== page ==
Dear friend
National Medal of Arts, Pulitzer Prize, and Grammy Award winner William Bolcom has composed music in a range of styles that all but erases the lines between art music and popular music. And he has taught and mentored some of the foremost composers in America today.  “In his music - a vast and varied catalog that includes symphonies, operas, chamber music and song cycles — the most ingratiating and accessible strains keep company with gnarled dissonances. Ragtime and tango, Mozartean pastiche and full-scale modernism all take turns at center stage. The reason for this omnivorous but carefully controlled hodgepodge is perfectly simple, says Bolcom. “I have a huge palette of things I want to express. So I just take what I want. And then if the styles are different, I try to make sure they’re talking to each other as seamlessly as possible.” – Joshua Kosman July 28, 2018 

Our organization has a particular connection with Bill Bolcom because he had been commissioned by Loretta Dranoff to compose a piece for the Competition in 1991, called Recuerdos

In a conversation with Gabriela Lena Frank, another Dranoff commissioned composer (2013 Competition), Bill said this about his Symphony No. 9, from 2012 -  “Today our greatest enemy is our inability to listen to each other, which seems to worsen with time. All we hear now is shouting, and nobody is listening because the din is so great. Yet there is a ‘still, small voice’ that refuses to disappear…I pin my hope on that voice. I search for it daily in life and in music – and possibly the ‘Ninth Symphony’ is a search for that soft sound.” 

I hope you  enjoy this “small voice” and carry it into your life.  


Gabriele Fiorentino 
The Dranoff 2 Piano Foundation
Piano Slam


When sleepless, it’s helpful to meditate on mottoes of the states.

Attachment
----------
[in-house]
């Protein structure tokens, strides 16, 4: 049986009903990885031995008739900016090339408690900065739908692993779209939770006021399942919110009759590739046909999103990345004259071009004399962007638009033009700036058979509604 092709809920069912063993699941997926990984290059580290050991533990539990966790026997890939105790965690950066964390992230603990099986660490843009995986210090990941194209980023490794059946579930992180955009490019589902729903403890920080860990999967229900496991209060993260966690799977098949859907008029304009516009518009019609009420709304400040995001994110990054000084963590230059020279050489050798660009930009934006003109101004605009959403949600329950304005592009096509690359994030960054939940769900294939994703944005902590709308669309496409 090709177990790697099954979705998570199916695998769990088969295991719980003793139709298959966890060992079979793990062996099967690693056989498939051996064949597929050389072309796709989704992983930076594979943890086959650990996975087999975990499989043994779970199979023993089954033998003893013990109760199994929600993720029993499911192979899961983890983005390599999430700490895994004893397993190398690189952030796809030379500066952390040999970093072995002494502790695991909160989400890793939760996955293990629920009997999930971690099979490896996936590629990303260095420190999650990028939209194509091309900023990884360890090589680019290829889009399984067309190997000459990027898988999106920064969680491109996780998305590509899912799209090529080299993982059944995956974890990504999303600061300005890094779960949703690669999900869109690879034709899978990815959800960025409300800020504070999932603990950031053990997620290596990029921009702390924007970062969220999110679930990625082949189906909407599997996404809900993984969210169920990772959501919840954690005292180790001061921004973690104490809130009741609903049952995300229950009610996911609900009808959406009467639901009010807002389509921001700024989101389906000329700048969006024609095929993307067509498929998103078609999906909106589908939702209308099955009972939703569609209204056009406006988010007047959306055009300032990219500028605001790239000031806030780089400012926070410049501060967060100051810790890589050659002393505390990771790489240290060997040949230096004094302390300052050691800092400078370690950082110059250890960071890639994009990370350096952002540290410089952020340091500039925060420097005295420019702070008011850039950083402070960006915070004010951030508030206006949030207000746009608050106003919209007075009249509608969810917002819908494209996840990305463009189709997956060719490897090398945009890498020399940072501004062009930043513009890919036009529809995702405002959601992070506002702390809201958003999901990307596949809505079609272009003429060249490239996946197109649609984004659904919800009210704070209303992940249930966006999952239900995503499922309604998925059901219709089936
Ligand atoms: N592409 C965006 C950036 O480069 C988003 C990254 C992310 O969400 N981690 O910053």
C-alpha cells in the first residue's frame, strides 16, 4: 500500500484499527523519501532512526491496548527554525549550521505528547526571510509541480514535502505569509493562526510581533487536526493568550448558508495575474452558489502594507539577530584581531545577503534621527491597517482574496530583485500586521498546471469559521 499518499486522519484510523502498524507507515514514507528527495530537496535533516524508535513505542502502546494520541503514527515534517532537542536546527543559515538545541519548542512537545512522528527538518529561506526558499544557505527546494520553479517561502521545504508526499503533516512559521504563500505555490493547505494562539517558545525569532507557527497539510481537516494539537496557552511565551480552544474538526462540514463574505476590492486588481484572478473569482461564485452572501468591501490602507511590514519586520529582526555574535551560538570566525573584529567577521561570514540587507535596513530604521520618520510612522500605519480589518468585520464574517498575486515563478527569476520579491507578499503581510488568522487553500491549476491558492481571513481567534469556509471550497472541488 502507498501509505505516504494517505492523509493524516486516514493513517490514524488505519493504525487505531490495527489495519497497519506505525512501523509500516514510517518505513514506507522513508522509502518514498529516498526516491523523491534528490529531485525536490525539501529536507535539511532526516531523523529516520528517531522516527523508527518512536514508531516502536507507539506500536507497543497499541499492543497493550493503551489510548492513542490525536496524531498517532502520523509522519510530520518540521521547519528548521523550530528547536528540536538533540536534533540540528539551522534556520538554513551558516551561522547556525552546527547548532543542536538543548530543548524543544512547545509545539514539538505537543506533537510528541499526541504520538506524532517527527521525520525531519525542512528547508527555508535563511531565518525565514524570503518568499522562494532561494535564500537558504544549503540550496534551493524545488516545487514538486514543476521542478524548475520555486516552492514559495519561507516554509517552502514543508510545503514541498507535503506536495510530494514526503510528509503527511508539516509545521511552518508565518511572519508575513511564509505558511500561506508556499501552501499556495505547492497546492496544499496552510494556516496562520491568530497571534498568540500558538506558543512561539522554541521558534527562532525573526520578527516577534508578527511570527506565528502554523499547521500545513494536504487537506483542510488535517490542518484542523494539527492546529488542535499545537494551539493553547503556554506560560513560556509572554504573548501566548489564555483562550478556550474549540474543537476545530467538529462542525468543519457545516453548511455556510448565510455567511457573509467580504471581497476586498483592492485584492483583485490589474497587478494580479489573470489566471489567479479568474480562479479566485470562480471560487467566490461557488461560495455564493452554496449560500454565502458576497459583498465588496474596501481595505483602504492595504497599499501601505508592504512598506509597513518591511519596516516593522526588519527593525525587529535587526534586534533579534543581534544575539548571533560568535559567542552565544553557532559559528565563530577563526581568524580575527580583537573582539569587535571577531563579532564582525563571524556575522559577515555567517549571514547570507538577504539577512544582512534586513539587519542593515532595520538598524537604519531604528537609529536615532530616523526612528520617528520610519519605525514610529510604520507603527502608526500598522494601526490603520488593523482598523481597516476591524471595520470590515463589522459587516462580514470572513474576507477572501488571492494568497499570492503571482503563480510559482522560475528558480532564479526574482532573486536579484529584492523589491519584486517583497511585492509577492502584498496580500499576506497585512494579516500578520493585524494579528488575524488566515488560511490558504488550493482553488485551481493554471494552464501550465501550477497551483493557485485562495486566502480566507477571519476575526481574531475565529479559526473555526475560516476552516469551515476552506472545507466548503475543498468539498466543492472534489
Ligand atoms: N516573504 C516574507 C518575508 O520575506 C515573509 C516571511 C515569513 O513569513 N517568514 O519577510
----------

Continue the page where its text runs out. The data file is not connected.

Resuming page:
South Carolina, “While I breathe I hope.” Perhaps this could be
the new flag on the empty flagpole.
Or “I Direct” from Maine—why?
Because Maine gets the first sunrise? How bossy, Maine!
Kansas, “To the Stars through Difficulties”—
clackety wagon wheels, long, long land
and the droning press of heat—cool stars, relief.
In Arkansas, “The People Rule”—lucky you.
Idaho, “Let It Be Perpetual”—now this is strange.
Idaho, what is your “it”?
Who chose these lines?
How many contenders?
What would my motto be tonight, in tangled sheets?
Texas—“Friendship”—now boasts the Open Carry law.
Wisconsin, where my mother’s parents are buried,
chose “Forward.”
New Mexico, “It Grows As It Goes”—now this is scary.
Two dangling its. This does not represent that glorious place.
West Virginia, “Mountaineers Are Always Free”—really?
Washington, you’re wise.
What could be better than “By and By”?
Oklahoma must be tired—“Labor Conquers all Things.”
Oklahoma, get together with Nevada, who chose only
“Industry” as motto. I think of Nevada as a playground
or mostly empty. How wrong we are about one another.
For Alaska to pick “North to the Future”
seems odd. Where else are they going?

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